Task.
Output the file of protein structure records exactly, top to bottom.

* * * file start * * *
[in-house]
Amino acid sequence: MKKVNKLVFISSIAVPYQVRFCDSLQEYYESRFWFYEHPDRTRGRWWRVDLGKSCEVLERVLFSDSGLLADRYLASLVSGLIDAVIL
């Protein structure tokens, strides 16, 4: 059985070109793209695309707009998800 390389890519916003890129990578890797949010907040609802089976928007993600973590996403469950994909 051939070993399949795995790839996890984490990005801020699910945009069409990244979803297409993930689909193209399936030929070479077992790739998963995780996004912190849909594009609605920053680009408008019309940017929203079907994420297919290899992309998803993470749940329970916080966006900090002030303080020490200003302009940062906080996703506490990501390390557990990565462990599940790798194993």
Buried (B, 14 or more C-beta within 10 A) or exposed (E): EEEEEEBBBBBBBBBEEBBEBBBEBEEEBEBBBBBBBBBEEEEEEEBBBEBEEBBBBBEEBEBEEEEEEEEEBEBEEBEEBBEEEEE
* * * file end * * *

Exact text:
[in-house]
Amino acid sequence: MKKVNKLVFISSIAVPYQVRFCDSLQEYYESRFWFYEHPDRTRGRWWRVDLGKSCEVLERVLFSDSGLLADRYLASLVSGLIDAVIL
């Protein structure tokens, strides 16, 4: 059985070109793209695309707009998800 390389890519916003890129990578890797949010907040609802089976928007993600973590996403469950994909 051939070993399949795995790839996890984490990005801020699910945009069409990244979803297409993930689909193209399936030929070479077992790739998963995780996004912190849909594009609605920053680009408008019309940017929203079907994420297919290899992309998803993470749940329970916080966006900090002030303080020490200003302009940062906080996703506490990501390390557990990565462990599940790798194993």
Buried (B, 14 or more C-beta within 10 A) or exposed (E): EEEEEEBBBBBBBBBEEBBEBBBEBEEEBEBBBBBBBBBEEEEEEEBBBEBEEBBBBBEEBEBEEEEEEEEEBEBEEBEEBBEEEEE